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Muskingum University Gets Students Fired Up with New Ignition Program

The notion that college students are full of ideas and imagination is now a part of business legend. Consider the success of Mark Zuckerberg’s now not-so-little startup called Facebook, and Fred Smith’s then-crazy notion that packages could be shipped overnight via what is now FedEx, both of which were ideas born in college.

What is new in student entrepreneurship is the just-launched Muskingum University Entrepreneurial Ignition Program, designed to help students get the direction and support they need for their inspirations. The group’s first meeting in November attracted a number of students, all with an eye toward helping dreams become reality.

The foundation of the program is that collaborative support can get good ideas moving.

Ignition ProgramIn fact, the creation of the Ignition Program at Muskingum was a collaborative effort itself. Assistant Professor of Computer Science Jay Shaffstall realized that students may need help seeing an idea through to fruition. So, he contacted his colleagues Associate Professor of Digital Media Design Dr. Tom German and Associate Professor of Business Gary Golden. The trio soon realized that they could collaborate and share appropriate resources.

As it turned out, Professor Golden had been looking for support for a project and had contacted 1980 Muskingum alumnus Larry Triplett, co-founder of the highly successful Resource Systems in New Concord. Triplett, who started that company with 1981 Muskingum alumnus Greg Adams, today is interim executive director of Muskingum County Business Incubator (MCBI).

Next, Dr. Larry Normansell, the Harry and Mary Evelyn Laurent Distinguished Professor of Psychology at Muskingum, was invited into the new program because of his role in the relationship between the Muskingum, MCBI and the Muskie Summer Fellowship program.

“The inspiration for this is how most successful web companies have started,” Shaffstall explained. “That is, simple projects by college students that grew. I see a lot of potential in our students.”

Even the Ignition Program’s initial meeting was innovative. The participants engaged in a kind of entrepreneurial “speed dating” that allowed an exchange of ideas and information that encouraged the natural creation of teams with complimentary skills.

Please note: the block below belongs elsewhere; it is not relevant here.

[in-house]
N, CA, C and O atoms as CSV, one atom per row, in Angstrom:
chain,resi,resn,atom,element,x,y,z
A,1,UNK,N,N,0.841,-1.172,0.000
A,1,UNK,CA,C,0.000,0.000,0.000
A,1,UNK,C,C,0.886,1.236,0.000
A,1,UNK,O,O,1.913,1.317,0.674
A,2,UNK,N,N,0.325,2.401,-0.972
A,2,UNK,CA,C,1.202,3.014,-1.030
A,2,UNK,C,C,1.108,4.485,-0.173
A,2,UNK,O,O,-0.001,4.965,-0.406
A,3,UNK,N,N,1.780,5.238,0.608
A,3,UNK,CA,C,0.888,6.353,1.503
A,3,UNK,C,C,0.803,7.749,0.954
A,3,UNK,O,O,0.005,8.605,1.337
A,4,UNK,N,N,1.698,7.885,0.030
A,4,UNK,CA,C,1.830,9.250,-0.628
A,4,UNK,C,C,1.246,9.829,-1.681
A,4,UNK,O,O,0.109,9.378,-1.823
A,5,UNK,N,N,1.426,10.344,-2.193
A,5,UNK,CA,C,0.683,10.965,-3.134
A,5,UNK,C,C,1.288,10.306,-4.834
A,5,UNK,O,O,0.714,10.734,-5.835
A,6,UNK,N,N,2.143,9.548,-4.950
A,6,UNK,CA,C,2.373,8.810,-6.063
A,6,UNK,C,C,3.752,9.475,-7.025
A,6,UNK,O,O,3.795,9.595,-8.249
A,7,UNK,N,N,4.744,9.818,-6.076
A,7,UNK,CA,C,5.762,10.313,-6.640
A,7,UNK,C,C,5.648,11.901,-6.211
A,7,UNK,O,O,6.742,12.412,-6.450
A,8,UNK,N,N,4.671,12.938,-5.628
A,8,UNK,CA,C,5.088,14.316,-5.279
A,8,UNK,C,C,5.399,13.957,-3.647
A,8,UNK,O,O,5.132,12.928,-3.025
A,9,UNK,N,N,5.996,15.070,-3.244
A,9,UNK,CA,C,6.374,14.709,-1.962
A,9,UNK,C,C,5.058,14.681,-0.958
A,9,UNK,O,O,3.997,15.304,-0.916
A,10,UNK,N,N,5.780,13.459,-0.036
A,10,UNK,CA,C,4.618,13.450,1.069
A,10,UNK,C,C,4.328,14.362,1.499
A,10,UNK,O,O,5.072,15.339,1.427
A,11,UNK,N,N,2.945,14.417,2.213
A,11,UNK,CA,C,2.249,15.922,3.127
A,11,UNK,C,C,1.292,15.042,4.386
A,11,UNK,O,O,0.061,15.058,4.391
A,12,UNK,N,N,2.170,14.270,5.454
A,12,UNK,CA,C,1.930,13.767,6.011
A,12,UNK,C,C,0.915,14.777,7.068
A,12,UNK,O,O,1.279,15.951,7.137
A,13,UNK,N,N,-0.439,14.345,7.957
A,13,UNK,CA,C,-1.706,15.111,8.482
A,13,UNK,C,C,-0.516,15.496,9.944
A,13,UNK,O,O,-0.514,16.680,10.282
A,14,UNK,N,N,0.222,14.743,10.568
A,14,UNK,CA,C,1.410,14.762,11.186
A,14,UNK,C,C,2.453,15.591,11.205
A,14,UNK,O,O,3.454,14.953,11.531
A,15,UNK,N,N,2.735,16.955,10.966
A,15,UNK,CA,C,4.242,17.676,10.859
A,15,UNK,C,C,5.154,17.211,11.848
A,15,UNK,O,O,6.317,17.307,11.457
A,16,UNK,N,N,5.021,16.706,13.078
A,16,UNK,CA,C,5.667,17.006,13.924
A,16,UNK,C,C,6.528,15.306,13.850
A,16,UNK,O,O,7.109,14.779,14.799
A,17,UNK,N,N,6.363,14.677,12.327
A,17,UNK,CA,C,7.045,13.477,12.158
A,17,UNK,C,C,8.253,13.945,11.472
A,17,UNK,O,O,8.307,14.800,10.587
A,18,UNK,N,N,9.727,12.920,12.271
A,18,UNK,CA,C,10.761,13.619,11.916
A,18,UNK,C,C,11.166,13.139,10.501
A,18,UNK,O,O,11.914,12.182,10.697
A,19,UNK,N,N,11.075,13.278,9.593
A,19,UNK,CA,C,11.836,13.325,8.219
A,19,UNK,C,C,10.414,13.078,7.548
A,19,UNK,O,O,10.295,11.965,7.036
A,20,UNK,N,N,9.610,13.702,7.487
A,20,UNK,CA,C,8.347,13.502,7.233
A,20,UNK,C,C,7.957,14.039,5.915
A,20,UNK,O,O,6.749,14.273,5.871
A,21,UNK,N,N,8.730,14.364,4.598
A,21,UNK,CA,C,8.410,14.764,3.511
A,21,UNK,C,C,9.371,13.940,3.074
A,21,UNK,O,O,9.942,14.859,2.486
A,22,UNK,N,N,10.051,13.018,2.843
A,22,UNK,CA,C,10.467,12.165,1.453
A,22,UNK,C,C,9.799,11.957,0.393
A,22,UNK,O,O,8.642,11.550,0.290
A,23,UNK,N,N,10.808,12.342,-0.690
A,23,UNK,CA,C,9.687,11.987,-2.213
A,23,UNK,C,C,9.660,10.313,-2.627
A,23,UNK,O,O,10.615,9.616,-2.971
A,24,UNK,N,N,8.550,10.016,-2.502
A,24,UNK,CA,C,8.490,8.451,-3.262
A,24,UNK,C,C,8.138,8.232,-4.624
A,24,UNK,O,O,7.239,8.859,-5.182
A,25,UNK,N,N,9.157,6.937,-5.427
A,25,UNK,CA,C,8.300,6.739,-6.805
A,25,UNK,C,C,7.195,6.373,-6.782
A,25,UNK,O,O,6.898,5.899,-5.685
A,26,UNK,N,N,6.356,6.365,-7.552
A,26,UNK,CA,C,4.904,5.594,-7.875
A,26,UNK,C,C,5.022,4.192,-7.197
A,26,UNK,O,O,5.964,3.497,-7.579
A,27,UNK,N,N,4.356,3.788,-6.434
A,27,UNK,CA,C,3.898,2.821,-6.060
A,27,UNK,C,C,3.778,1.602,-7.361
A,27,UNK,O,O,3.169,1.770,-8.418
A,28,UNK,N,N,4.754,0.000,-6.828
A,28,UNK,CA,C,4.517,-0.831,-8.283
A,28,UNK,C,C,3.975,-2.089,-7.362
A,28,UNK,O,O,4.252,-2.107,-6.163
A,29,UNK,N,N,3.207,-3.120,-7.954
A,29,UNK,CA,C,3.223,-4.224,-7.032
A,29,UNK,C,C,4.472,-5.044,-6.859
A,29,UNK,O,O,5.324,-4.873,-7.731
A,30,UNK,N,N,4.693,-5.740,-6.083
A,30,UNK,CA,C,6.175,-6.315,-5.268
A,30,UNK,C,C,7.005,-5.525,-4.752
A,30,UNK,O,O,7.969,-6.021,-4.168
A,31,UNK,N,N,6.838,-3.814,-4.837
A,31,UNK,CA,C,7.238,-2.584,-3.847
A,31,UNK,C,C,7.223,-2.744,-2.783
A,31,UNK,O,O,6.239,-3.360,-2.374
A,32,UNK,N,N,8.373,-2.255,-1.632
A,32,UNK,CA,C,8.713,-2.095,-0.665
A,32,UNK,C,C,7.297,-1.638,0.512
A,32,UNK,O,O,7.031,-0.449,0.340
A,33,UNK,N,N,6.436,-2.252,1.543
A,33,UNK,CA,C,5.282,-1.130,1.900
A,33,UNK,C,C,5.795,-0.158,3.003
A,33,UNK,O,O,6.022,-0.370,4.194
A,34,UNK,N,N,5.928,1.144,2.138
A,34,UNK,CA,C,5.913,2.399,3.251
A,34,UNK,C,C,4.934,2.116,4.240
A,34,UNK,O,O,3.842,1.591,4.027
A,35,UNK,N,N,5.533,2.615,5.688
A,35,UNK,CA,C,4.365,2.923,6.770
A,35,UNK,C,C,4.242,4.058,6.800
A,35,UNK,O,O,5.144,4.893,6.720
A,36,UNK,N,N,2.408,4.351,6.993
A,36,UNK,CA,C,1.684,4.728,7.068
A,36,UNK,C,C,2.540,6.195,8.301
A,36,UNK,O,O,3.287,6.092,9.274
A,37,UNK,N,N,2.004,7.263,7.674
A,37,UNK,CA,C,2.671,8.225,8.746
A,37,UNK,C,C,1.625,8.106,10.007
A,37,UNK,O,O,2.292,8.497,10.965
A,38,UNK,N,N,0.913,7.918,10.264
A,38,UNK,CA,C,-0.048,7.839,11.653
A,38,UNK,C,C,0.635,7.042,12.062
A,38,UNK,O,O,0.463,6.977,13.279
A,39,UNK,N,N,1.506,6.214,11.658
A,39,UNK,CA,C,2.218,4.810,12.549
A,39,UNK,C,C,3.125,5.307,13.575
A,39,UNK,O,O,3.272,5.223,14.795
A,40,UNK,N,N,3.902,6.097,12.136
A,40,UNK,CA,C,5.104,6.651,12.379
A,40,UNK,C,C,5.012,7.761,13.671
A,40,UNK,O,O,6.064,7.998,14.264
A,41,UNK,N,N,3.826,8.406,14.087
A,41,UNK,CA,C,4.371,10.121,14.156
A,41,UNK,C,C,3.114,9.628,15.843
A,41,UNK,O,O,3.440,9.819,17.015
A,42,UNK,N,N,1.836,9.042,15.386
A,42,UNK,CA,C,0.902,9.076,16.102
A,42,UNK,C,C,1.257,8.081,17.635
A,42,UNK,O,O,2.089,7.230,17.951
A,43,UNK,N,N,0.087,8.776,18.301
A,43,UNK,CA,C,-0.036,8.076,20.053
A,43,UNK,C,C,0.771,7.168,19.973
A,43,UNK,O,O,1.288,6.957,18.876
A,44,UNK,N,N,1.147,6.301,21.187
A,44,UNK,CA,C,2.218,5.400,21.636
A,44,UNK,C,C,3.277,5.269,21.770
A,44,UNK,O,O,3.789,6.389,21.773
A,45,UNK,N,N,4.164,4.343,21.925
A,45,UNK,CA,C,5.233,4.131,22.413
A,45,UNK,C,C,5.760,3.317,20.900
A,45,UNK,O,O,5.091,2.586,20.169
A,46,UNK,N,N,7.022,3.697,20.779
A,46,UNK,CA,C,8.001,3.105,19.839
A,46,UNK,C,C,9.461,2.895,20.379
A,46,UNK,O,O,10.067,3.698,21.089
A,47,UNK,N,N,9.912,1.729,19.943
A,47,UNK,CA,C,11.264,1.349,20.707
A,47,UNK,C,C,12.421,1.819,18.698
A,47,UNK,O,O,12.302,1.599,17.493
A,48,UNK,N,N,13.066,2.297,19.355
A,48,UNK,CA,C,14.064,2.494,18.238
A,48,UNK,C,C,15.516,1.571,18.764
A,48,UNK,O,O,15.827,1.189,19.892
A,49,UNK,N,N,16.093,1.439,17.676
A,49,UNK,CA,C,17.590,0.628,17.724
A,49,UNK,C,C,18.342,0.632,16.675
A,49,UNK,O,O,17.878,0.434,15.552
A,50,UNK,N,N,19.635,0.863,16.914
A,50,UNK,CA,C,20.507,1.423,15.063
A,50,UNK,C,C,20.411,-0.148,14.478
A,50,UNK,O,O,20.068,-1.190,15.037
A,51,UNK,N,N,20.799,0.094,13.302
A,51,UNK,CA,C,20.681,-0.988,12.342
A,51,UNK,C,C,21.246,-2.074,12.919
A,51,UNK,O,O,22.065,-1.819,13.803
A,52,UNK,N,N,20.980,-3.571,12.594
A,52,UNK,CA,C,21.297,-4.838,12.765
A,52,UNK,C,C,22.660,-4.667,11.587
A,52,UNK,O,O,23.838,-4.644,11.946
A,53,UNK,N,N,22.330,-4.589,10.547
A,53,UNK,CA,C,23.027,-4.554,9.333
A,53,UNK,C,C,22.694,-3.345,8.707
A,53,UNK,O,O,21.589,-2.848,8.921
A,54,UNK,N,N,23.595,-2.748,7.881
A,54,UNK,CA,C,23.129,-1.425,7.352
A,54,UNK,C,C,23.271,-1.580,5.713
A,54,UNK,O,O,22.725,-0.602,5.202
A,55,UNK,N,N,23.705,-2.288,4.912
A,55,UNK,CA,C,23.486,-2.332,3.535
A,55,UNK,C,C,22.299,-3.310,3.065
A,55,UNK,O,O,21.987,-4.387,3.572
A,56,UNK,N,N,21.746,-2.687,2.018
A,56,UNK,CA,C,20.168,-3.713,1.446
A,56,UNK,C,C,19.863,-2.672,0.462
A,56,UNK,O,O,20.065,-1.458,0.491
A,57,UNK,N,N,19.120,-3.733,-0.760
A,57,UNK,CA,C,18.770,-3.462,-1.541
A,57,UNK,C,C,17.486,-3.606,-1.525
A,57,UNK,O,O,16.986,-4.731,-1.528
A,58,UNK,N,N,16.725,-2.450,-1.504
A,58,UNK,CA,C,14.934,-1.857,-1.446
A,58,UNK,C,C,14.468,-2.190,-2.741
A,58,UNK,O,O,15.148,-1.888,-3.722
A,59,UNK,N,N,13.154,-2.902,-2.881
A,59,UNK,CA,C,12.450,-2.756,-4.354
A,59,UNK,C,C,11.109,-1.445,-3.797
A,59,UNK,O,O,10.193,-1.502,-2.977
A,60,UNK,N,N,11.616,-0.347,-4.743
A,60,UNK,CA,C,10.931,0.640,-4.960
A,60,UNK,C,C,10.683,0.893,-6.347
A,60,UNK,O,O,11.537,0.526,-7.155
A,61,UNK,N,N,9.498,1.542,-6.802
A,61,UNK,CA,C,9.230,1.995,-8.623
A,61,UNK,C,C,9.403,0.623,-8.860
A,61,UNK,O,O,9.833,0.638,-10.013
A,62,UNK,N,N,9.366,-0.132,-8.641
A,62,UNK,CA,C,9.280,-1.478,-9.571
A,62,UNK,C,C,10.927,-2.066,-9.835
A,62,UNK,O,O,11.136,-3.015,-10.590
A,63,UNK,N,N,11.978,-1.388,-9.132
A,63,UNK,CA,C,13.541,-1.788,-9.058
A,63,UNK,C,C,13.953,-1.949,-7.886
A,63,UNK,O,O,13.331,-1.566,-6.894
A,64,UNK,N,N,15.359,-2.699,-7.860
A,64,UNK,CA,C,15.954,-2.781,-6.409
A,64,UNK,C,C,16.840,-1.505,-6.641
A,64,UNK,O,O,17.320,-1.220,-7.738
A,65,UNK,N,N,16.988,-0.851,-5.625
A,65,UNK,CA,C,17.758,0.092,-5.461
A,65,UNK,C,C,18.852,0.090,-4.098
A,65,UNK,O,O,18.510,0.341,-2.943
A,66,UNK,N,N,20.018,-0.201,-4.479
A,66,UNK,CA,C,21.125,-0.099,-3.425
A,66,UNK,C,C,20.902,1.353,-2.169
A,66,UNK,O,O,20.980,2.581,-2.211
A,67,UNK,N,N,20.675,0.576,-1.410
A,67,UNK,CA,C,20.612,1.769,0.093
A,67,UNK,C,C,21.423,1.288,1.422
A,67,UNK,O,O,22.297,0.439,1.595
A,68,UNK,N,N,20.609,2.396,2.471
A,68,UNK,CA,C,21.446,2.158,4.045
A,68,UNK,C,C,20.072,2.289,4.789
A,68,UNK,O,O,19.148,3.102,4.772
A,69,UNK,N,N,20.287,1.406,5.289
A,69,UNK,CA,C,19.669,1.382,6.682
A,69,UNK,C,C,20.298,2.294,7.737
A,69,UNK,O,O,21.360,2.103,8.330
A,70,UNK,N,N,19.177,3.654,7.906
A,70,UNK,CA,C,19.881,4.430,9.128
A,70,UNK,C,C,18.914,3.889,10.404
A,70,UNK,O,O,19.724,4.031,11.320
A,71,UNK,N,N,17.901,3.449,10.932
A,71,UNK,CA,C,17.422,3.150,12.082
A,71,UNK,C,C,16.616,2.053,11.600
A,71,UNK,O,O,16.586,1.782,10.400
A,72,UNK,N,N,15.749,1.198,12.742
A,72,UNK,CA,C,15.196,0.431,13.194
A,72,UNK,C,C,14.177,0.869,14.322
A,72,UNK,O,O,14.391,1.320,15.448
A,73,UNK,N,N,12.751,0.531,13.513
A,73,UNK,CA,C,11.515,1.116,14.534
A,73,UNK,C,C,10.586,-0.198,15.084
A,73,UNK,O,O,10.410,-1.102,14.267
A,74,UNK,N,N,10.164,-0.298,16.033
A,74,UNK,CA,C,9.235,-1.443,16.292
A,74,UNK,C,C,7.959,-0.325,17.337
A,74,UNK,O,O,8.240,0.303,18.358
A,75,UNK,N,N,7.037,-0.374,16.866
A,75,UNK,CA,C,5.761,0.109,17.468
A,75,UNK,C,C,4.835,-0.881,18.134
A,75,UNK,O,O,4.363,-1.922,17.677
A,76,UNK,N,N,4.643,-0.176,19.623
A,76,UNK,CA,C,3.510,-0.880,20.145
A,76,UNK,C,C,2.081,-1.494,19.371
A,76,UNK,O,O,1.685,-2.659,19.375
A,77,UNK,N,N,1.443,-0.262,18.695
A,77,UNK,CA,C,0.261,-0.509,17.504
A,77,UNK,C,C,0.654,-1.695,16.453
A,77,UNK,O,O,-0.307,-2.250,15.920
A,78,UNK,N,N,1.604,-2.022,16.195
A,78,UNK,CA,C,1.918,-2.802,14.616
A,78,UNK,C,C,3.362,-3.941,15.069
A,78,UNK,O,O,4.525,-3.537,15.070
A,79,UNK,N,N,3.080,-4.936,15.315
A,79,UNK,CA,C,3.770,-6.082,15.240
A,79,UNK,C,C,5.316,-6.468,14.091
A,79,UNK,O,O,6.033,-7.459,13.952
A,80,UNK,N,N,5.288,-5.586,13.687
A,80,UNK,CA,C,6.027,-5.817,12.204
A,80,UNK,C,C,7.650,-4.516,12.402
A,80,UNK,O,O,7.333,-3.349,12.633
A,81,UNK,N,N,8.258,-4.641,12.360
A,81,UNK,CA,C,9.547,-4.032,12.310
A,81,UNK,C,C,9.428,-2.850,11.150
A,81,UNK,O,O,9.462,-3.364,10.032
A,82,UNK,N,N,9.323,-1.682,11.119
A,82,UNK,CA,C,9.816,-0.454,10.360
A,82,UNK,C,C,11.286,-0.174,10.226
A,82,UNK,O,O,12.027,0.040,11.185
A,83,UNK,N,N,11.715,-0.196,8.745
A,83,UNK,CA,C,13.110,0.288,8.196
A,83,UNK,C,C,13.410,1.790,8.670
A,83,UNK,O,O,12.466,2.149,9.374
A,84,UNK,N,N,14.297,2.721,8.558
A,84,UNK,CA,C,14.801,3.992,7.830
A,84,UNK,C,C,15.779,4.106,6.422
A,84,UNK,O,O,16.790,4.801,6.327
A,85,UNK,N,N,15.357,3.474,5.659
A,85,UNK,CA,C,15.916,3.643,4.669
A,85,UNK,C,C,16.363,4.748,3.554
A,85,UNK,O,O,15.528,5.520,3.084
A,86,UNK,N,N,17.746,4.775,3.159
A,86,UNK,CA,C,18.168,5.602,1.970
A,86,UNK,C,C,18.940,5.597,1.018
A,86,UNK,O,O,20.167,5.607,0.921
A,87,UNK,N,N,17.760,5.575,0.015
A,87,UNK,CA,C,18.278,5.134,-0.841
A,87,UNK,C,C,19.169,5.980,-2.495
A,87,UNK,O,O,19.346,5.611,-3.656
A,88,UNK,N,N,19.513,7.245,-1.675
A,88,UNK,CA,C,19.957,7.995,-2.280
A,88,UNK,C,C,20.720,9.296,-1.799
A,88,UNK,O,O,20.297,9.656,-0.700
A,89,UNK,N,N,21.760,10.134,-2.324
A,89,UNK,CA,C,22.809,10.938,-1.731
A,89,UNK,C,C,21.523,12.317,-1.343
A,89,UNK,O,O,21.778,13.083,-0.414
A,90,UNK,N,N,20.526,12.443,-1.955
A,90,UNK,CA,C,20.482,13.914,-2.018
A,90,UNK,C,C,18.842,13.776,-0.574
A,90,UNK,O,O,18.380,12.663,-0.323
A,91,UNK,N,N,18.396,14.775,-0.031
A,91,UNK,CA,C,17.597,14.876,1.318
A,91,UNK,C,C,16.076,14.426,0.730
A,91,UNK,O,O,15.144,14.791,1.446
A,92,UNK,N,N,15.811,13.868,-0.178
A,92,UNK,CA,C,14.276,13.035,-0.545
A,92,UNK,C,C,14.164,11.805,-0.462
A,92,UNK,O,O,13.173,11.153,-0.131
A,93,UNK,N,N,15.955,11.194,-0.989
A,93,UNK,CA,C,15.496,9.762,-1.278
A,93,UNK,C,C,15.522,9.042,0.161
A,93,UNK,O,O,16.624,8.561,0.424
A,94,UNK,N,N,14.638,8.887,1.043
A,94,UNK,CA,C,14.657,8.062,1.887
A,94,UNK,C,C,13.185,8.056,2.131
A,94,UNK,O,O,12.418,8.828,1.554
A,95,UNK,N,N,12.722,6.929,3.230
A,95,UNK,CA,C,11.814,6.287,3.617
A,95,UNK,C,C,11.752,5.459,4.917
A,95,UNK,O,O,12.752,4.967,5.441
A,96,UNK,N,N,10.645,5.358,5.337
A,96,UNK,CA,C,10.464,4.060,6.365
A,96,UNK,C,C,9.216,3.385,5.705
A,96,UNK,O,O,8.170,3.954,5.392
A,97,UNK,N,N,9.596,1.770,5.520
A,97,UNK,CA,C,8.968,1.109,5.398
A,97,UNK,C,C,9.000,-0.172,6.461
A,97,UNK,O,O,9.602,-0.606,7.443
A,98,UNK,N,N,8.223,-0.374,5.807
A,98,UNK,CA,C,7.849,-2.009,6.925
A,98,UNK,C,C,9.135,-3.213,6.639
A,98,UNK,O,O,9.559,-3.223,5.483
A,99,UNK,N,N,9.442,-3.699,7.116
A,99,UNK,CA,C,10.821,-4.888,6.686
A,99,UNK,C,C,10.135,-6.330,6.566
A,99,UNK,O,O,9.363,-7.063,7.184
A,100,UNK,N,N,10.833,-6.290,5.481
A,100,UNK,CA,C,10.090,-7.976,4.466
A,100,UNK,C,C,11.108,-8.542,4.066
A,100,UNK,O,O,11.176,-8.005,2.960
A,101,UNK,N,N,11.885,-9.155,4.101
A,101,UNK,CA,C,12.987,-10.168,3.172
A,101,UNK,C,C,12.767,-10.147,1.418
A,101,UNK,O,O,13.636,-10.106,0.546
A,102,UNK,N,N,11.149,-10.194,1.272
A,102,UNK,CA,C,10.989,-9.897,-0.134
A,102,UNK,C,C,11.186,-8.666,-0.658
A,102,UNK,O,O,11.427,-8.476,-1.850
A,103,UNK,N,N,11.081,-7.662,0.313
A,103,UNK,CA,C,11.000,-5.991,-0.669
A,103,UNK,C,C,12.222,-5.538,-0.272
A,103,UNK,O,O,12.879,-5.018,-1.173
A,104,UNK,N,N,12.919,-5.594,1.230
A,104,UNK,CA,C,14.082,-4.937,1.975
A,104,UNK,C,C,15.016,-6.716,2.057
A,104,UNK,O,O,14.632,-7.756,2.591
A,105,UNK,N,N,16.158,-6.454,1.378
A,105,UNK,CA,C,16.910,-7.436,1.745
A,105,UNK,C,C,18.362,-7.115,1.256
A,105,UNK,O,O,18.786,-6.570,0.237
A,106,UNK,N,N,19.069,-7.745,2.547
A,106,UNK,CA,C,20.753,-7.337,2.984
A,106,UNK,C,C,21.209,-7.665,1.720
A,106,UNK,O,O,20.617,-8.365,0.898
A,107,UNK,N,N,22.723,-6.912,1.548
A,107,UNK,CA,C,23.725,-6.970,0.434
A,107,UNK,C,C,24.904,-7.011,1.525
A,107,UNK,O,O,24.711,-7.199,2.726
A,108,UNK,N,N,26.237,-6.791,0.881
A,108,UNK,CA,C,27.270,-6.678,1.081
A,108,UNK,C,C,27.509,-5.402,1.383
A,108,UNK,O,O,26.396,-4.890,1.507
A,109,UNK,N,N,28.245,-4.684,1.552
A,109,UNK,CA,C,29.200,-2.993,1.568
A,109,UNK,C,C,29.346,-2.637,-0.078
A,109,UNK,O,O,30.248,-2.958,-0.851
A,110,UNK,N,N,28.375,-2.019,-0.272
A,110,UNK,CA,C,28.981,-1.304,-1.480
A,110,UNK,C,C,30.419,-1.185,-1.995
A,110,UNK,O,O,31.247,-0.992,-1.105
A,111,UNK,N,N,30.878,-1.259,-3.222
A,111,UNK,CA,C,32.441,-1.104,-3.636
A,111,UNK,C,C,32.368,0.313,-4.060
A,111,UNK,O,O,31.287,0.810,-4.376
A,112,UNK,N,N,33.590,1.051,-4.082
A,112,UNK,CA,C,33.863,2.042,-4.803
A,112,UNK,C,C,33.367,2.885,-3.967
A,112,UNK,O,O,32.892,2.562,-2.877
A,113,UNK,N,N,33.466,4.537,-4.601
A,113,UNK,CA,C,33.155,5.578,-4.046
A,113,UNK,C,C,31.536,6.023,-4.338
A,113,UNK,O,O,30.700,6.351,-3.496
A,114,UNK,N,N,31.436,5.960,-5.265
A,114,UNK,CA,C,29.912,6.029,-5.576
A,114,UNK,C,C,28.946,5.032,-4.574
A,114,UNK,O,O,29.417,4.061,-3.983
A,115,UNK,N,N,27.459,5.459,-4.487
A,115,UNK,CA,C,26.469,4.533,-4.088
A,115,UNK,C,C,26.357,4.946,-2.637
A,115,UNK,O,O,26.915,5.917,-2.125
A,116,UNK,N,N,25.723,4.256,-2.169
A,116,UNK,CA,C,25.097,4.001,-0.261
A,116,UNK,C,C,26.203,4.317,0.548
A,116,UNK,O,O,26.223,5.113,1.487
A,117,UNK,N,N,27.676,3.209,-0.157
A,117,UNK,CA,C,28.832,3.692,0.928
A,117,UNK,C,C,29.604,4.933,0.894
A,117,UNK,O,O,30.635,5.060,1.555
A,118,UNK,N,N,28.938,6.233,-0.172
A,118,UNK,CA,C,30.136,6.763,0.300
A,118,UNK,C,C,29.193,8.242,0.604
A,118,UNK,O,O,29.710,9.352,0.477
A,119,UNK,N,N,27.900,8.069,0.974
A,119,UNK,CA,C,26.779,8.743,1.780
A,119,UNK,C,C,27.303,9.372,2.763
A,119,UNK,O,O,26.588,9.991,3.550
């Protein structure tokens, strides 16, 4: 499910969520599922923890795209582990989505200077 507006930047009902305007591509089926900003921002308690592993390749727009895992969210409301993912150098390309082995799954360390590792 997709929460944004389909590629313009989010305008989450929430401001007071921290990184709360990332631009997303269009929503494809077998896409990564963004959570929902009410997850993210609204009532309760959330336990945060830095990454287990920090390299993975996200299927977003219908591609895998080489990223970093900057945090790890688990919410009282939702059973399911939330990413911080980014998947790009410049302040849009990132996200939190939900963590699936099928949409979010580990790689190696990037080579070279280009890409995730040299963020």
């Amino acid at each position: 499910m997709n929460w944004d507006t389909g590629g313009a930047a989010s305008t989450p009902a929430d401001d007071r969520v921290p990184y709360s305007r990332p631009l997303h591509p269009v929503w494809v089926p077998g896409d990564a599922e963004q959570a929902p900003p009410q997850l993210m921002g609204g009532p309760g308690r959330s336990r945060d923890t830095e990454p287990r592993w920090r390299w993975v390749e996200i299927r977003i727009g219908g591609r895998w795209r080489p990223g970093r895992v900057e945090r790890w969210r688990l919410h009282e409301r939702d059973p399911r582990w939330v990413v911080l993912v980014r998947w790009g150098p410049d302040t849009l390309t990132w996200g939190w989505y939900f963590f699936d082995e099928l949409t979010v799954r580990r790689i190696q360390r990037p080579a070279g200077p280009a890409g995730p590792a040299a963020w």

Based on the tone of these meetings, the name of the program is apropos, since the students were clearly fired up with a host of far-reaching and diverse projects that go way beyond a better mousetrap.

Their brainstorming brought out these new ideas:

Jennings JavaA mobile app that would help students keep track of their progress toward the requirements for earning their degrees.

A mobile interface to help accurately deploy social science research experiments which, in turn, could help administer health education intervention in doctors' offices.

A subscription service allowing coffee lovers to get frequent, small-order custom blends at peak freshness and quality.

A consulting firm providing social and digital media promotion services to small medical and dental offices.

The development of a detachable grip that could be affixed to the flying discs used in the game of Ultimate Frisbee®.

The students clustered into teams, and created business plans which were presented December 5 to a panel of experts -- Triplett and Aaron Spragg ’03, founder/CEO of Storied Rivals, an award-winning sports multi-media company.

“Throughout the experience, we provided mentorship,” German said. “During the process, faculty advisers provided their expertise to help connect the teams to people who could provide sound advice. If someone is willing to participate on a team to bring an idea to life, and they’ve got what we’re looking for, then we are willing to help these students get off to a great start.”